3. For each, fix a reward function distribution (what goals we expect to assign to the agent)
  4. See what my theory predicts.

There's a further claim (which seems plausible, but which I'm not yet making) that (2) won't affect (4) very much in practice. The point of this post is that if you say "the MDP has a different model", you're either disagreeing with (1) the actual dynamics, or claiming that we will physically supply the agent with a different state/action encoding (2).

But to falsify the "5 googolplex", you do need to know what the optimal policies tend to do, right? Then you need to find optimal policies and know what they do (to check that they indeed don't power-seek by going left). This means run/simulate them, which might cause them to take over the world in the worst case scenarios.

To falsify "5 googolplex", all you have to know is the dynamics + the agent's observation and action encodings. That determines the MDP structure. You don't have to run anything. (Although I suppose your proposed direction of inference is interesting: power-seeking tendencies + dynamics give you evidence about the encoding)

This shows you the action and state encodings, which determines the model with which the agent interfaces.

The encodings + environment dynamics tell you what model the agent is interfacing with, which allows you to apply my theorems as usual. 

I agree that in MDP problems in which the agent can lose its ability to influence the environment, we can generally expect POWER to correlate with not-losing-the-ability-to-influence-the-environment. The environments in such problems never have a state graph that is a tree-with-a-constant-branching-factor, no matter how complex they are, and thus my argument doesn't apply to them. (And I think publishing work about such MDP environments may be very useful.)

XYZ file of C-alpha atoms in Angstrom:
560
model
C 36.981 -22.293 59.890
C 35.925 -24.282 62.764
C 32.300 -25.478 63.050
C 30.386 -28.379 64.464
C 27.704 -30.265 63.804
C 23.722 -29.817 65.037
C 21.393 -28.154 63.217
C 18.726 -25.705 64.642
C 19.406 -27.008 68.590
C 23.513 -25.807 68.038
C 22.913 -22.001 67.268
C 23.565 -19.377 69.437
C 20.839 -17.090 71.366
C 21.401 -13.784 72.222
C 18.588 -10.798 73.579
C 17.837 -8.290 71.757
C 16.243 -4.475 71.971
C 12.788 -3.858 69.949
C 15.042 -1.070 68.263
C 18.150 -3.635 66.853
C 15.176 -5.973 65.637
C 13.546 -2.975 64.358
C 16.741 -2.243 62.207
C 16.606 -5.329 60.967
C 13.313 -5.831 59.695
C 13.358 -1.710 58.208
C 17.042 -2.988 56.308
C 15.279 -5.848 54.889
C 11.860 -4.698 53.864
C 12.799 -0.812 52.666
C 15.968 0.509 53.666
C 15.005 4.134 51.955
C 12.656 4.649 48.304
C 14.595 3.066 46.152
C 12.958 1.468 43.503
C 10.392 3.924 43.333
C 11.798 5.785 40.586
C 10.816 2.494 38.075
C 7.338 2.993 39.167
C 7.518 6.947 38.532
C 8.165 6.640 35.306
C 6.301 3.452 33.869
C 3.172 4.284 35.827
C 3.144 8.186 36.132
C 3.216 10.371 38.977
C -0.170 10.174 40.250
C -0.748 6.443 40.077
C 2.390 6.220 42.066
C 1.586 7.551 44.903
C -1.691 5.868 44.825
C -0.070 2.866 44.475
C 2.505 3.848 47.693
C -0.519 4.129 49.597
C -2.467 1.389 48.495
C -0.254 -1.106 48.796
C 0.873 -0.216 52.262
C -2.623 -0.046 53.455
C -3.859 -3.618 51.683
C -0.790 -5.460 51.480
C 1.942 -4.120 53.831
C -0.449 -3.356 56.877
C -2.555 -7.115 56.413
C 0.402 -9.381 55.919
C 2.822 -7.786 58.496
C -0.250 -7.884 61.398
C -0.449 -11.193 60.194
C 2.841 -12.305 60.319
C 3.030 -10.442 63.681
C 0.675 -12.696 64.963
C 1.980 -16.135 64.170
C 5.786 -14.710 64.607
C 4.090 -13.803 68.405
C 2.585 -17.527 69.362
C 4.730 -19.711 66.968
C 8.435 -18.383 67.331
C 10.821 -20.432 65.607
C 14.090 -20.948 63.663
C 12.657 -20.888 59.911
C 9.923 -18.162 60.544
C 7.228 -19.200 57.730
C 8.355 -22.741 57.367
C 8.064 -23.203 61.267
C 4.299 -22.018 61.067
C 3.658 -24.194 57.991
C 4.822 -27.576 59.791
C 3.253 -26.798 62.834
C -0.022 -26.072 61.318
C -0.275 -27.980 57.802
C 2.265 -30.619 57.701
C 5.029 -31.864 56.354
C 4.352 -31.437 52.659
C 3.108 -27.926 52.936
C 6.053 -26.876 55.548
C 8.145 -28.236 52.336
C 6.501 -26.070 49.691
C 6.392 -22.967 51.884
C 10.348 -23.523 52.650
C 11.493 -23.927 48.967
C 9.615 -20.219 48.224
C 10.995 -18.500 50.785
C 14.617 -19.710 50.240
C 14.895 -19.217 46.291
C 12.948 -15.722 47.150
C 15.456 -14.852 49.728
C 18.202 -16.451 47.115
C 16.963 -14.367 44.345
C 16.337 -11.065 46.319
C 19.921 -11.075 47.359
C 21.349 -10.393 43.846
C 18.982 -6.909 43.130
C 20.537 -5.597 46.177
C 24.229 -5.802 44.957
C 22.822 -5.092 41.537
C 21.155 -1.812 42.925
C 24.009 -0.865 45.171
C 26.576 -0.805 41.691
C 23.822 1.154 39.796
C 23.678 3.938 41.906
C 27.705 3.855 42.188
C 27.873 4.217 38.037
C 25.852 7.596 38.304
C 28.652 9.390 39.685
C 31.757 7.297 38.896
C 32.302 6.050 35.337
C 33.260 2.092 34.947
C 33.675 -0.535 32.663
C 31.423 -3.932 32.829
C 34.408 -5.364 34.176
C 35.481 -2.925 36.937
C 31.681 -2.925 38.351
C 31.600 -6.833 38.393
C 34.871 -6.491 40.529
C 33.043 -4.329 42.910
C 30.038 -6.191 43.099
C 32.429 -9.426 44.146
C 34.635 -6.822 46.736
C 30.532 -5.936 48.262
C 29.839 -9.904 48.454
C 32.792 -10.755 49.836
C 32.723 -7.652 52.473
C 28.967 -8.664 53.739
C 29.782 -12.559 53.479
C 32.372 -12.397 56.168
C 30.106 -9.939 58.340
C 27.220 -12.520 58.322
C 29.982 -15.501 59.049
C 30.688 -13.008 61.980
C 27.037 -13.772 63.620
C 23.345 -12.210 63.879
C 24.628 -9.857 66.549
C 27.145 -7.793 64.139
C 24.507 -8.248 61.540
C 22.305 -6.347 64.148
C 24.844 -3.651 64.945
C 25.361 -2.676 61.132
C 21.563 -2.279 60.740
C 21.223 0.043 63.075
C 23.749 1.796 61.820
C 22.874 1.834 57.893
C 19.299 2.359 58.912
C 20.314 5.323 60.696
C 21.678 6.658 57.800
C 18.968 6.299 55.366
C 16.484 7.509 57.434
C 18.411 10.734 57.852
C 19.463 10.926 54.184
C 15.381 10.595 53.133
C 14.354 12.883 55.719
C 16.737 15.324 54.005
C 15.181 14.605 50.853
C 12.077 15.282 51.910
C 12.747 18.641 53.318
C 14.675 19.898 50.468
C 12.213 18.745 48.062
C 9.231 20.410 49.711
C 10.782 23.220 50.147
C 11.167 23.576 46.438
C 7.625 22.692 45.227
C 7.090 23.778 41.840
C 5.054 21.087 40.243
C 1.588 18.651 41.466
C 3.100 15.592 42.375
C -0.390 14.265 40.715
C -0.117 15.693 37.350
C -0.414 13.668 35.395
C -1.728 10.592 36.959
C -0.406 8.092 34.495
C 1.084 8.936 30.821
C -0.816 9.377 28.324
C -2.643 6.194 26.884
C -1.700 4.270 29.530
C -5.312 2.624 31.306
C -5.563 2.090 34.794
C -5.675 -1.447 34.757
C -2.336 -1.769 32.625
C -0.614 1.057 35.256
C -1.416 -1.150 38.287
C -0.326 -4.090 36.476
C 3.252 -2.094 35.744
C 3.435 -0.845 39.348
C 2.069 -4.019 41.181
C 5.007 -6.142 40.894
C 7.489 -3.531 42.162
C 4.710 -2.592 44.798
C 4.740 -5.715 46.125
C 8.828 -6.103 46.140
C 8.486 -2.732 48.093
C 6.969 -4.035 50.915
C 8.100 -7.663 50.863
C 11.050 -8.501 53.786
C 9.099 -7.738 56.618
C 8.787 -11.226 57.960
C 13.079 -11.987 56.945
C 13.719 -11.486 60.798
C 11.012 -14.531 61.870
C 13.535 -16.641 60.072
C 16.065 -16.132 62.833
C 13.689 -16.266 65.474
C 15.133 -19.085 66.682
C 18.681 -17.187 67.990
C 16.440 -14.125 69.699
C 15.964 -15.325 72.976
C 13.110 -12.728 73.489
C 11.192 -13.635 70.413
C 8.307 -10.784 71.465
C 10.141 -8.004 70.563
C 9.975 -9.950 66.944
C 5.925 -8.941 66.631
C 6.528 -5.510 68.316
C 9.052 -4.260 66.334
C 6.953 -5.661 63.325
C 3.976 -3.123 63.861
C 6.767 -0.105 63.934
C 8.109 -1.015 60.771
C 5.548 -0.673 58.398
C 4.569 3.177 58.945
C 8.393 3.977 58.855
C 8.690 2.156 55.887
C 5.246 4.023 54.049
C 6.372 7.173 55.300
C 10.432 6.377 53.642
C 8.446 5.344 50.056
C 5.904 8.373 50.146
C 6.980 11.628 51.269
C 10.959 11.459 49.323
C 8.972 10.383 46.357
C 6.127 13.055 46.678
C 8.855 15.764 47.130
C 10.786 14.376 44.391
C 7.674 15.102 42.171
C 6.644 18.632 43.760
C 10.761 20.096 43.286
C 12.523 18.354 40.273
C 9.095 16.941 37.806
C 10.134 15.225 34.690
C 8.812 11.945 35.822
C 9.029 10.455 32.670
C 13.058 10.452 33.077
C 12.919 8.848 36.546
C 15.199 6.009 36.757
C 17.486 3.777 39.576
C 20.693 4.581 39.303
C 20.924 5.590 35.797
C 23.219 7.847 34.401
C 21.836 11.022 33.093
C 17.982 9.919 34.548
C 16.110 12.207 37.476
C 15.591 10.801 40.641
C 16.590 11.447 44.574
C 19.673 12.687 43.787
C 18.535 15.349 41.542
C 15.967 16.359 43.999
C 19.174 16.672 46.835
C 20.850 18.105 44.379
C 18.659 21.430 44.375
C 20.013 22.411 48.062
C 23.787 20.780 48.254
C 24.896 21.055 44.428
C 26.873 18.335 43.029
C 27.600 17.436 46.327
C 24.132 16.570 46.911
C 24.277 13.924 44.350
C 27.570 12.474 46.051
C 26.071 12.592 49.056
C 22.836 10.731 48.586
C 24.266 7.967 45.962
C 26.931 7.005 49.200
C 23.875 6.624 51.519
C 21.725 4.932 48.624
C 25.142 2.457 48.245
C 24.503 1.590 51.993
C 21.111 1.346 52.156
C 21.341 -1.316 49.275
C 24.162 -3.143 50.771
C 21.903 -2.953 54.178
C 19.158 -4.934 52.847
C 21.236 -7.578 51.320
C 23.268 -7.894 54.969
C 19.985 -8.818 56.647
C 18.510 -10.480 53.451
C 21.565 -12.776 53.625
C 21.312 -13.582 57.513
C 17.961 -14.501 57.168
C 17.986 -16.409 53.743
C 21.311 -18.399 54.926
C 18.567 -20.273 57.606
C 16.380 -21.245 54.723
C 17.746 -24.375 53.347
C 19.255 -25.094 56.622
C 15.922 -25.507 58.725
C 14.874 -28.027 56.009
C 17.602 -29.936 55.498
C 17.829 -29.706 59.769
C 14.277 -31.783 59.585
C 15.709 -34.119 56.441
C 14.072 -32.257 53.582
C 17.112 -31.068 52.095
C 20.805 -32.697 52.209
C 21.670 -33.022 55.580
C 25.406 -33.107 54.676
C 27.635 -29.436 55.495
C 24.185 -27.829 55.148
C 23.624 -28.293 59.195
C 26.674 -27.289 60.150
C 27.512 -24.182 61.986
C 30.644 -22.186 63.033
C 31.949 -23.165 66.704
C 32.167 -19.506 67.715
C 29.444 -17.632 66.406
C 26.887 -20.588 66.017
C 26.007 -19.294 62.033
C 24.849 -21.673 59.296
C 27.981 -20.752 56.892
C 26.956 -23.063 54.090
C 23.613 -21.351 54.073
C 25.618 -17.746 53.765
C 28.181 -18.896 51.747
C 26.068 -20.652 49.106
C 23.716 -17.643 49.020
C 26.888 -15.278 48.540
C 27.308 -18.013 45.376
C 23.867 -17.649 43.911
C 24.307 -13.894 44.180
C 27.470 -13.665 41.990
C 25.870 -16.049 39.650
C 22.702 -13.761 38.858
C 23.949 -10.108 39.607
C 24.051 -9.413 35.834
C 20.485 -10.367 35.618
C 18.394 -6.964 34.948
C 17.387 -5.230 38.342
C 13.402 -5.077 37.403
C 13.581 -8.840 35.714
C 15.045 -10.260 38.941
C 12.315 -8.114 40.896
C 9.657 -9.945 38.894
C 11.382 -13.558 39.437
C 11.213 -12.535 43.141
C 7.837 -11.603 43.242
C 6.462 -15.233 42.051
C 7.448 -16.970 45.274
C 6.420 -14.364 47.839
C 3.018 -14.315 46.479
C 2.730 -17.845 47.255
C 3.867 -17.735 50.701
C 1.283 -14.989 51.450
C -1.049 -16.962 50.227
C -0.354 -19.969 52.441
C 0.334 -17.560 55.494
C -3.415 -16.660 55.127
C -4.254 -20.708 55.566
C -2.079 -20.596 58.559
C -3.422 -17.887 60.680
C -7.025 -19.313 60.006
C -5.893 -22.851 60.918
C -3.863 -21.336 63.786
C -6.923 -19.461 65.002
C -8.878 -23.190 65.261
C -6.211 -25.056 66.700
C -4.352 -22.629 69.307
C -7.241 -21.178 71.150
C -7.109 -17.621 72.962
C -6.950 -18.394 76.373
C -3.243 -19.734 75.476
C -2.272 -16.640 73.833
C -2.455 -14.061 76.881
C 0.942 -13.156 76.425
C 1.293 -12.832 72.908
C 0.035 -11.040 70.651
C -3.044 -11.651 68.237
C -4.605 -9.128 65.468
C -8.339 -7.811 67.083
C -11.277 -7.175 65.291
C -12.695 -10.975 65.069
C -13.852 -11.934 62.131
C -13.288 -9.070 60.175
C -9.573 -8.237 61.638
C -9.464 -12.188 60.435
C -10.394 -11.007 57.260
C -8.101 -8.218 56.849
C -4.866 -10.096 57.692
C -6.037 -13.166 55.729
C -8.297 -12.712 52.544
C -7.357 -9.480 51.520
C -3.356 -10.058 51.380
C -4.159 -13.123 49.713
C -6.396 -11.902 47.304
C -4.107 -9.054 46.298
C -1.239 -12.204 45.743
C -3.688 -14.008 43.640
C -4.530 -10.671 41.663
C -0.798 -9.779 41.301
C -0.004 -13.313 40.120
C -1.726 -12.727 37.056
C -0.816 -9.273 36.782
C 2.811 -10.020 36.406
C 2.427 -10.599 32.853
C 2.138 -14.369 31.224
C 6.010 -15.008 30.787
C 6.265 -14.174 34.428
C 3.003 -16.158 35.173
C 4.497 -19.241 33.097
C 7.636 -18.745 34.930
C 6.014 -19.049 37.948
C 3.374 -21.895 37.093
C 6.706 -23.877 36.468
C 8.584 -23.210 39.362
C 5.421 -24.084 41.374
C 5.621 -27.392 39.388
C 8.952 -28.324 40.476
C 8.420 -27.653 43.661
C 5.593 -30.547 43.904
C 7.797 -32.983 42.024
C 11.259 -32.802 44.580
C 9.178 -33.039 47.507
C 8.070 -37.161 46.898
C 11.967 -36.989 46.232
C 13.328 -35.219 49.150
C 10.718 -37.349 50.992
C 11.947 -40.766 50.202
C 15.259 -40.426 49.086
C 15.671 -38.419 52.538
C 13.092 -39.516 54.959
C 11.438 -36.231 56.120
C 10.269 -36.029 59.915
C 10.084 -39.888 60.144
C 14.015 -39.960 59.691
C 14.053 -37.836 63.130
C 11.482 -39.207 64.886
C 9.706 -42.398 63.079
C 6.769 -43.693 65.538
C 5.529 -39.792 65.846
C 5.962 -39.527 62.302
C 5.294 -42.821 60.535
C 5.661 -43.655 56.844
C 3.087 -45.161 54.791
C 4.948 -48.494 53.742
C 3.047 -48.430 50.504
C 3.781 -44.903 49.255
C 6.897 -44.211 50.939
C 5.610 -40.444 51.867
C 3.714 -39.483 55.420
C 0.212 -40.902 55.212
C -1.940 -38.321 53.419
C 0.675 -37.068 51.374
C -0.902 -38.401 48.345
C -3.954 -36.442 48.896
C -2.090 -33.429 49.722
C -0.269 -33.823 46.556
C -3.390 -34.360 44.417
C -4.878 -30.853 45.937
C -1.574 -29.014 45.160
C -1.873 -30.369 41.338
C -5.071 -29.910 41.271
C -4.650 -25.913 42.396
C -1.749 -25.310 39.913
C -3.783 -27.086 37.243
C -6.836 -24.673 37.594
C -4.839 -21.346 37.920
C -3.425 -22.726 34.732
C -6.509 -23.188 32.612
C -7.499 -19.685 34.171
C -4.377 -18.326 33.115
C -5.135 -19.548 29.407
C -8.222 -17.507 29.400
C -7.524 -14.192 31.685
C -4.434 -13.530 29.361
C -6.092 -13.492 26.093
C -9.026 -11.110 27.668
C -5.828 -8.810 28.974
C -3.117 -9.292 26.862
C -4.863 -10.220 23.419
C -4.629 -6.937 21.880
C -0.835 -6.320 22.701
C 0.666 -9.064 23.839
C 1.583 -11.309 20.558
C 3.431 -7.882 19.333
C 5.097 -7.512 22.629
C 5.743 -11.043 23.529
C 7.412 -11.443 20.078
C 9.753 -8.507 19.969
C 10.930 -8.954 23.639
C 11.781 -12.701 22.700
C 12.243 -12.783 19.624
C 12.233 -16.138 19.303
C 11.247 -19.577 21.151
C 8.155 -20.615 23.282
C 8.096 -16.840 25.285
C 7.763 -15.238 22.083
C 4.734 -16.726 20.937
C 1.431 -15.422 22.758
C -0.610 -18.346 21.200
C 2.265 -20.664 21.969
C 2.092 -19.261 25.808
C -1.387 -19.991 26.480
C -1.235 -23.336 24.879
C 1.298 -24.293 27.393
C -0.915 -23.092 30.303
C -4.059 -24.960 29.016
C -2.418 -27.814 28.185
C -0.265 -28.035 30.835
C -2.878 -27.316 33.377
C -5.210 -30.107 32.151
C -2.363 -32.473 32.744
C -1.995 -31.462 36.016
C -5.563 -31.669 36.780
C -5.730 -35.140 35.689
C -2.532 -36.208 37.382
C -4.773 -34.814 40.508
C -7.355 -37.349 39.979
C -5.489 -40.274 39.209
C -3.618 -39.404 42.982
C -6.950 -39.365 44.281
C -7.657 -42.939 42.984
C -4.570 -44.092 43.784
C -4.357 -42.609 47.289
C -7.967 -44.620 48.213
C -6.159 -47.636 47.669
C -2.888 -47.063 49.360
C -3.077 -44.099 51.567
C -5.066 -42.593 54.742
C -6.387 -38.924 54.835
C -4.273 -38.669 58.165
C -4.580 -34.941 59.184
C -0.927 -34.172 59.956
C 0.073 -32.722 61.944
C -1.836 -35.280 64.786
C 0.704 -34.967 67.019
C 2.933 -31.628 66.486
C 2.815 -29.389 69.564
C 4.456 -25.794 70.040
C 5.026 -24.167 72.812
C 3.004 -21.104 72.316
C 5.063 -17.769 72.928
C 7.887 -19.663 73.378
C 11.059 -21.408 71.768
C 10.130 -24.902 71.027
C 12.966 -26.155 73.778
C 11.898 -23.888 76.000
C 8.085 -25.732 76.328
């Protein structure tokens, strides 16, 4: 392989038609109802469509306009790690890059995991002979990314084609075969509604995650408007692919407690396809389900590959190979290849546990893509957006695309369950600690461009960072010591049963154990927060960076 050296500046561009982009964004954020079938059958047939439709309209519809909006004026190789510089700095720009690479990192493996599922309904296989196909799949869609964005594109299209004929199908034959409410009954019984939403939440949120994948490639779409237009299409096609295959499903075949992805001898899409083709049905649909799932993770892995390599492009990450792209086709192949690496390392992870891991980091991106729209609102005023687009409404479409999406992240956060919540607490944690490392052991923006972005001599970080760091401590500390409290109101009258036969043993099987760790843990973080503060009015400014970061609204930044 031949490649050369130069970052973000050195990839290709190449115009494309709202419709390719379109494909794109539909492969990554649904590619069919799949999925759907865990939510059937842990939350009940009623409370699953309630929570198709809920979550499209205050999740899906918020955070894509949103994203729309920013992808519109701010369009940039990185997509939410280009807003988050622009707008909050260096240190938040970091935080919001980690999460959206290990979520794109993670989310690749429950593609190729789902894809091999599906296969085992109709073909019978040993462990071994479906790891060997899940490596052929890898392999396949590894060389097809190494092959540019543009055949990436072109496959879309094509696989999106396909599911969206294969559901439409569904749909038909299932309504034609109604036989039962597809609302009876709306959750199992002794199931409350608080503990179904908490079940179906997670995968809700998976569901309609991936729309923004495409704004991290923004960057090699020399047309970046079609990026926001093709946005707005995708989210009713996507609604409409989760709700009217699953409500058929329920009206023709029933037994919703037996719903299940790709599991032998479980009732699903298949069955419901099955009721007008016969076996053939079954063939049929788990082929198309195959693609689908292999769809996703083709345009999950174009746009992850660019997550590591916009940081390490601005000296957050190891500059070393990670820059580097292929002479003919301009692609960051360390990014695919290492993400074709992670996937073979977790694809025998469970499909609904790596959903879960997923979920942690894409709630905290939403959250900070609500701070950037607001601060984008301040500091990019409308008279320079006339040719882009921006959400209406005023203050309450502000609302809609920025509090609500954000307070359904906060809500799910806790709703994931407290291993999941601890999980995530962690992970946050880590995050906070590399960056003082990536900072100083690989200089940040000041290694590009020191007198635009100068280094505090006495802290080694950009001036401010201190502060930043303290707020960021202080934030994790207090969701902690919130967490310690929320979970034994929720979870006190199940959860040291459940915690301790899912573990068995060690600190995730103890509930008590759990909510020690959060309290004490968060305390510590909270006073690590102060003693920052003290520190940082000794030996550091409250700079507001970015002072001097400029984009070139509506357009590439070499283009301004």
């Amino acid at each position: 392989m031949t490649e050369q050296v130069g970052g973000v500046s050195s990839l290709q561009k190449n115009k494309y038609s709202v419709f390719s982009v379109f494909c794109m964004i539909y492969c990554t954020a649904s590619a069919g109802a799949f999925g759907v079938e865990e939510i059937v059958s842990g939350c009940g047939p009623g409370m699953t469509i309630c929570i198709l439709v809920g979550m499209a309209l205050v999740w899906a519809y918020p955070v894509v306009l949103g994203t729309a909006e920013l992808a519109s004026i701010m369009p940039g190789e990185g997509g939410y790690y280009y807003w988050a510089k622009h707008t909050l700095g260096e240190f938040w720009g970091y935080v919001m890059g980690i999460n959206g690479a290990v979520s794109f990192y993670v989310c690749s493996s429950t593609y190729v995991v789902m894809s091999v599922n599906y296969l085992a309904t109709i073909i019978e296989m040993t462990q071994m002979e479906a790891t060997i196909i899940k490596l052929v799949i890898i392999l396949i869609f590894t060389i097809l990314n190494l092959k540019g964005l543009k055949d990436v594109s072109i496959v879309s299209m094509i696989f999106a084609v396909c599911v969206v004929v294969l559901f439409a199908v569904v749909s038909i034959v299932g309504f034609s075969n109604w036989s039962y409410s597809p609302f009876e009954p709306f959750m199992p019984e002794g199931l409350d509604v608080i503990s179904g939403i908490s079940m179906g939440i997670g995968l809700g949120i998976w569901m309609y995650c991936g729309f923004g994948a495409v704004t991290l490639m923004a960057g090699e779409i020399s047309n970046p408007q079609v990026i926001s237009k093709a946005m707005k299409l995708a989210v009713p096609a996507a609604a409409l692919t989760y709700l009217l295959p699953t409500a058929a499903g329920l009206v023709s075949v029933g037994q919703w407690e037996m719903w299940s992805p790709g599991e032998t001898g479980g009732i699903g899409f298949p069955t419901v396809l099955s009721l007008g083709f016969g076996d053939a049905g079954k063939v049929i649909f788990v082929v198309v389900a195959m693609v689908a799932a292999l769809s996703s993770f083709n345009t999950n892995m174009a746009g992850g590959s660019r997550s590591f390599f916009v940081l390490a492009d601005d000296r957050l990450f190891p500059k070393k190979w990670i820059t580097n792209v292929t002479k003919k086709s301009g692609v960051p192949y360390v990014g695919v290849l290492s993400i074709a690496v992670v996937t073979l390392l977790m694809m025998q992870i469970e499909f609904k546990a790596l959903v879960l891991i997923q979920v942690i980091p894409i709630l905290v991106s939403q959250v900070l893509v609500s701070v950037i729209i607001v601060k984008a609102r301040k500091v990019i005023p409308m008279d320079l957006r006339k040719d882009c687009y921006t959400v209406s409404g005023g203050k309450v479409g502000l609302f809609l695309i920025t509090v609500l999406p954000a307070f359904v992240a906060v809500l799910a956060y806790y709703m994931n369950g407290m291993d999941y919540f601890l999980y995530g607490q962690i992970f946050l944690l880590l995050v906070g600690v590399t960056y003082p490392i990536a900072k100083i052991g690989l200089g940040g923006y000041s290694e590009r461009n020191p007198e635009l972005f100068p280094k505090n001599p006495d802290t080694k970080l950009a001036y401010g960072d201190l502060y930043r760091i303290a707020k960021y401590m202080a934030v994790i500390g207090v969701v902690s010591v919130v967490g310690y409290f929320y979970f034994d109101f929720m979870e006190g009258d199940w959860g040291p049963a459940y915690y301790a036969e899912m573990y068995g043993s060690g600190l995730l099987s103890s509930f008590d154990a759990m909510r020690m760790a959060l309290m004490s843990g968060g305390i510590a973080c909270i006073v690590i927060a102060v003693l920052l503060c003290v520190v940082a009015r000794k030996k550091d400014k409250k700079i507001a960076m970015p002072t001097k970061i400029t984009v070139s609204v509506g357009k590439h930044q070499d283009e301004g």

I don't think all real-world problems are like that (though many are), and the choice of the state representation and action space may determine whether a problem is like that. For example, consider a salesperson-like chatbot where an episode is a single exchange with a customer. If implemented via RL, the state representation may be uniquely determined by all the text that was written so far by both the customer and the chatbot. But does this include messages that the chatbot sent after the customer closed their browser window? If so POWER—when defined over an IID-over-states reward distribution—is constant.